How Dry is Pinot Grigio?


Dry Wine vs. Sweet Wine

You’re asking all the good questions, my friend! let’s first determine the difference between dry and sweet wines. during the fermentation process, the natural sugars in grape juice (yes, it literally starts out as grape juice) work their magic and turn into carbon dioxide & alcohol to give (drum roll, please) wine. there are two types of natural sugars in wine: fructose & glucose. fructose, being sweeter than glucose, typically takes a longer time to ferment, and so sometimes leaves what they call residual sugar in the wine. the residual sugar is what makes the wine sweet like riesling. the more, the sweeter. logically, then, drier wines have less residual sugar. simple as that!


Dry vs. Sweet: Pinot Grigio 

So where does pinot grigio fall on the spectrum of dry white wine to sweetness? Gris is typically super dry compared to other white wine varieties like sauvignon blanc and chardonnay. why? it has mostly to do with its high acidity and tannins. back it up. what are tannins? you might know of tannins as the things in many red wines that make your jaw feel a little… sour… for the lack of a better word. tannins are actually found in the skins, stems, and seeds of grapes (and other plants, too). they essentially create a drying sensation in our mouths by binding to proteins in our saliva. but let’s not get too technical. all you need to know is that the more tannins there are in a wine, the drier the wine will seem. pinot grigio is a fairly tannic white wine. acidity, on the other hand, is caused by the age of the grapes when they’re fermented. the longer the grapes age, the less acidic they are. this makes sense if you think about the difference in taste between an unripe, a just ripe, and a very ripe grape. The more acidic wine is, the drier it tastes.



What Type of Wine is Pinot Grigio?


Pinot Grigio vs. Pinot Gris 

Did you know Pinot Grigio and Pinot Gris are interchangeable? There are two different styles in Italy and France. It’s important to note that Pinot Gris refers to the fruity French style while Pinot Grigio suggests the “drier” Italian style.  It’s often light, crisp, and dry with plenty of that zippy, mouth-watering acidity. That perfect goes with everything wine! Grapes used to make Pinot Grigio are a mutation of the Pinot Noir grape. The French style Pinot Gris has tasting notes of peaches, green apples, and citrus peel. While the Italian style Pinot Grigio is more mineral tasting with notes of saline and citrus.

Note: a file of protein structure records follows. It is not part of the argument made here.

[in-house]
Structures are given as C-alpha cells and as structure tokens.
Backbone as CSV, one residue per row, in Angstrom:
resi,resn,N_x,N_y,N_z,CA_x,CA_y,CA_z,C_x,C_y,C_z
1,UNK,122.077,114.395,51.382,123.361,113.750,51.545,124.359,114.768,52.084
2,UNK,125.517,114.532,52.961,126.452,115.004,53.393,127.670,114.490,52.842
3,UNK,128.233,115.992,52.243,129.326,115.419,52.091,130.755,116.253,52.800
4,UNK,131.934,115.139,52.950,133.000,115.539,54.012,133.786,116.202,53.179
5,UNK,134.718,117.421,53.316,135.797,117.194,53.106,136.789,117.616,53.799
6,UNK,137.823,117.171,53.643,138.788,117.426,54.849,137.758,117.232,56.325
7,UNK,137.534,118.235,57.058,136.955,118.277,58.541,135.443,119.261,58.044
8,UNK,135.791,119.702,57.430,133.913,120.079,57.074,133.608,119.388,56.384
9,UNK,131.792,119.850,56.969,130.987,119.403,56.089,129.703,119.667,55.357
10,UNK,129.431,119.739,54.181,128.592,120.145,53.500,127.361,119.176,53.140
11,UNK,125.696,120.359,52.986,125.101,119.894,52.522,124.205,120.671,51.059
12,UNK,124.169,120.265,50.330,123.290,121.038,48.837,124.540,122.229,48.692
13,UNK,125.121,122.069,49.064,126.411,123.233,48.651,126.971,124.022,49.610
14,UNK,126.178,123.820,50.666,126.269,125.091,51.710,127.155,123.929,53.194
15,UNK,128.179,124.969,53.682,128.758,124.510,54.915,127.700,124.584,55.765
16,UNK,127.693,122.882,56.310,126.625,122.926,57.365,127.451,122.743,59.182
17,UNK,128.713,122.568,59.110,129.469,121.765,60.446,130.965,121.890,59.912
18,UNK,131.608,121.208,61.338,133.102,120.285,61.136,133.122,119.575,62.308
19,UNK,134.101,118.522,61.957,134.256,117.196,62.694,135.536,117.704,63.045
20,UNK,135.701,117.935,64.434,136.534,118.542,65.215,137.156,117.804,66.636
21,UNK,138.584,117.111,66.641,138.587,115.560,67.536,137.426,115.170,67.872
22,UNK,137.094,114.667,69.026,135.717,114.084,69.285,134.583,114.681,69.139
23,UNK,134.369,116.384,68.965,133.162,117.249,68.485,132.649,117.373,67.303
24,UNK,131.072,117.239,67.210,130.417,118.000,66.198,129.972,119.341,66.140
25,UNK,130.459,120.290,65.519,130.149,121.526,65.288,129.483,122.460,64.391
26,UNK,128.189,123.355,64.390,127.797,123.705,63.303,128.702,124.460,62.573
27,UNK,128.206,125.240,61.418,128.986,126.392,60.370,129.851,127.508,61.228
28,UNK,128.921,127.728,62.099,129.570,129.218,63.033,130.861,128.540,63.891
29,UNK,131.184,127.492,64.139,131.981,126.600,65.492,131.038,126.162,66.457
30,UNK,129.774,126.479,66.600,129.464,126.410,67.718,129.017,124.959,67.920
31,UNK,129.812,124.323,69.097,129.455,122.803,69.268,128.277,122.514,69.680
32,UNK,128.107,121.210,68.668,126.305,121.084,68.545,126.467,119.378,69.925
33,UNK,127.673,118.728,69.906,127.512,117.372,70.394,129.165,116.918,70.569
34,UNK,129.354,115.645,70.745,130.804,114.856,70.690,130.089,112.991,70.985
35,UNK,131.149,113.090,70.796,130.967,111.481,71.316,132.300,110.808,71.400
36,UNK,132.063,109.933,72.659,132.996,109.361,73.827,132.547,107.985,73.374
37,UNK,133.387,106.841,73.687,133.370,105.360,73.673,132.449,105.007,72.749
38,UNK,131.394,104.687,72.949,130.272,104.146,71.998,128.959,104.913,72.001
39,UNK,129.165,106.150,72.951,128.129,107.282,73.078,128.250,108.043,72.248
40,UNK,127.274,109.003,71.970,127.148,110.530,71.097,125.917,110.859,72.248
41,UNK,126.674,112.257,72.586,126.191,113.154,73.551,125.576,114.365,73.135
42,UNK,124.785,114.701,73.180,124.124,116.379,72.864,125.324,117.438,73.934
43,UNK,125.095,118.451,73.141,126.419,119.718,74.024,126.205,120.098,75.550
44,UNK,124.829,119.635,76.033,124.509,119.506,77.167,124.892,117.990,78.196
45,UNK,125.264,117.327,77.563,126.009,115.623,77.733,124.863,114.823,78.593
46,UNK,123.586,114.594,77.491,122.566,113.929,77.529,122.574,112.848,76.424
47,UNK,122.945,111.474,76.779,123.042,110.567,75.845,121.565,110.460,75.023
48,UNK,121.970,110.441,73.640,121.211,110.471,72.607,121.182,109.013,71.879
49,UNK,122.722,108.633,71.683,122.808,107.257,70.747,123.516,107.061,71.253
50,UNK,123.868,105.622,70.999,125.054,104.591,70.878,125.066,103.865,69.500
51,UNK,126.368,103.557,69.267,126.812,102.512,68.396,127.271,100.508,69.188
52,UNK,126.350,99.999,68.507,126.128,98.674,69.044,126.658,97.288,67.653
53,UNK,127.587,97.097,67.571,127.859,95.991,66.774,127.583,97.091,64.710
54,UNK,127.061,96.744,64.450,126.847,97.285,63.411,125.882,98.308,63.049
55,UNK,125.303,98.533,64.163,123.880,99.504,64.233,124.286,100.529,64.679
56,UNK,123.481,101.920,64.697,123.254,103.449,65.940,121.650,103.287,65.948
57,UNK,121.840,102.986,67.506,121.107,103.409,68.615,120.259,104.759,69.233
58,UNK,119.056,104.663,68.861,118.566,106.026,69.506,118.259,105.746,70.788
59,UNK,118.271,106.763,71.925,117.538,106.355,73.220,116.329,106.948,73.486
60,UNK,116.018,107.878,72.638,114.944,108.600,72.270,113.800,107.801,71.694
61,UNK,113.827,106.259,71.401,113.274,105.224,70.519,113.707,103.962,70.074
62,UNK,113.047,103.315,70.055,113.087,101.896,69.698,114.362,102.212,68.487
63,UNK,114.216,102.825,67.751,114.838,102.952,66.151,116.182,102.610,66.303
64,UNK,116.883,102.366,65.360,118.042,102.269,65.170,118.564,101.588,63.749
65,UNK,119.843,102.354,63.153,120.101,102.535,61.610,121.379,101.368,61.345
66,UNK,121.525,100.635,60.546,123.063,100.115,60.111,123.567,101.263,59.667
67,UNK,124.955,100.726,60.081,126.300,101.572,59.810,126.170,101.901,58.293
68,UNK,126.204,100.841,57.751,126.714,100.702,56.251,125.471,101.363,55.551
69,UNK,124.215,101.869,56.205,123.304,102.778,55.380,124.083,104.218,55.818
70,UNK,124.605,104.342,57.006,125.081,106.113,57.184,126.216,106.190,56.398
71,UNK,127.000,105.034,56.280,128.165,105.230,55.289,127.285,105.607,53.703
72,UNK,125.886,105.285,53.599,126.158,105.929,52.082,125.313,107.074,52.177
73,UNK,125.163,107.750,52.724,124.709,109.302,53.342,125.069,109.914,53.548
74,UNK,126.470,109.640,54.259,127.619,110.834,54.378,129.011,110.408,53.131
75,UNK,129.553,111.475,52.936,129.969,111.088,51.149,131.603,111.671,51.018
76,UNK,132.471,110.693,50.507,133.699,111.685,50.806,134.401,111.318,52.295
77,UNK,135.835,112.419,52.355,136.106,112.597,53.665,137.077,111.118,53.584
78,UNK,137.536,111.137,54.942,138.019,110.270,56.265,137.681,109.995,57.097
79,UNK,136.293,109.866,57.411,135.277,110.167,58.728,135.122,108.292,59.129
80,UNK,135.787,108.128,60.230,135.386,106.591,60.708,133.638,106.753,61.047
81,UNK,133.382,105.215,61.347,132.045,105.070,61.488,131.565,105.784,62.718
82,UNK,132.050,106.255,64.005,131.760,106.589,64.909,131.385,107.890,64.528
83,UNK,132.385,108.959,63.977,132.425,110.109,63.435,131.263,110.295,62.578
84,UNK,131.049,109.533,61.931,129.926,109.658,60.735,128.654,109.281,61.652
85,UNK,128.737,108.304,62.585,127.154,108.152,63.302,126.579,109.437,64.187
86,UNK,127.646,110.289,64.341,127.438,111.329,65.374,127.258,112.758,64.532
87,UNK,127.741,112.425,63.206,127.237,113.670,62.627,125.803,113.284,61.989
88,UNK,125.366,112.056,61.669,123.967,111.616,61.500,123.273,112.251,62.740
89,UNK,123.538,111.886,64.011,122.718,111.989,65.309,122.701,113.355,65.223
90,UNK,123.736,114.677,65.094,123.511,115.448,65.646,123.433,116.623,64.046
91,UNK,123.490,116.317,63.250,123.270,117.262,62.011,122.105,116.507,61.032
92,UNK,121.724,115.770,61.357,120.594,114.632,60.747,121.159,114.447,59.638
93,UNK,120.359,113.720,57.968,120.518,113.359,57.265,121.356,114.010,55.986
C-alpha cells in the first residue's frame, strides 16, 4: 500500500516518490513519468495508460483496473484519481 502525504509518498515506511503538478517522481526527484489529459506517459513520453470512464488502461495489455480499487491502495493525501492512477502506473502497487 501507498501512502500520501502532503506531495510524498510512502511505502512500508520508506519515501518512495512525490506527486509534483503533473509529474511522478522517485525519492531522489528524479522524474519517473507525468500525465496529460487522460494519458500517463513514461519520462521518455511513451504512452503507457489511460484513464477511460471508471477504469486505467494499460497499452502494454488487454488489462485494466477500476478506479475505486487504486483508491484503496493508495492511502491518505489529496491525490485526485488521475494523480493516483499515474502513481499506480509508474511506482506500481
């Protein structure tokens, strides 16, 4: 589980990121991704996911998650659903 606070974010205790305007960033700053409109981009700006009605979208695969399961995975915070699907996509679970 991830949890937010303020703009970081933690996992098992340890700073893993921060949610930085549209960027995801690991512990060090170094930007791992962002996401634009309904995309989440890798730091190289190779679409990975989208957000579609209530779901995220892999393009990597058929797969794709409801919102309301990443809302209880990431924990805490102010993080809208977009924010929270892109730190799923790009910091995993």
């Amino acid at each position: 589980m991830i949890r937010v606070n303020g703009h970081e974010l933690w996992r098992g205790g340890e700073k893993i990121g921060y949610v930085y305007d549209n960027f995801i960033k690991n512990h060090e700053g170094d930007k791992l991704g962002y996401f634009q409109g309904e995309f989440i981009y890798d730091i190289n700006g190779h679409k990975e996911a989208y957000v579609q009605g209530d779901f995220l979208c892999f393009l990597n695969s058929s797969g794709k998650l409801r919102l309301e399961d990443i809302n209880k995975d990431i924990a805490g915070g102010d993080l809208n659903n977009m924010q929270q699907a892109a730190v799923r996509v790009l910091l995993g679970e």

Is It Dry?


Are They The Same? 

You’ve probably guessed this by now but Pinot Grigio and Pinot Gris are the same things! Pinot Grigio is often less sweet because of the high acidity. This often depends on the amount of residual sugar and technically wines with less than 10 grams per liter are considered “dry.” Pinot Grigio is made in a dry style but often it’s left up to the interpretation of the drinker. 



What Foods Does it Pair Well With?


Goes Well With Anything… 

Regardless if you're enjoying a glass of wine in California, New Zealand, or Australia, it's no secret that pinot grigio is an amazing dry white food pairing wine. It’s crisp and refreshing so it’s perfect for hot days, beachside hangs, and picnics. This wine pairs especially well with sushi, seafood, chicken dishes, and of course ceviche! This wine is so fabulous it has the ability to pair nicely with rich sauces and spicy foods too. Avoid pairing Pinot Grigio with high acid foods -- basically anything with fruit or tomatoes won’t pair that well!


Is Pinot Grigio The Same as Pinot Gris?

Sisters, not Twins

Well, Pinot Grigio and Pinot Gris are the same right? They may be called different things but Pinot Grigio and Pinot Gris are from the same family. The “pinot” family is very close to the Pinot Noir family. So I guess you could say if you like Pinot… you’ll love this. The Pinot Gris and Pinot Grigio are mutations of the Pinot Noir grape. Basically Pinot Gris/Pinot Grigio is halfway between Pinot Noir and Pinot Blanc. There is a lot of variety that comes out of the Pinot Gris/Pinot Grigio and that’s because this grape reacts to the terror otherwise known as the climates and hillsides it’s grown on. Variations in this wine are dependent on the temperature or aging style and so in a sense, Pinot Grigio/Gris is truly up to the winemaker’s style.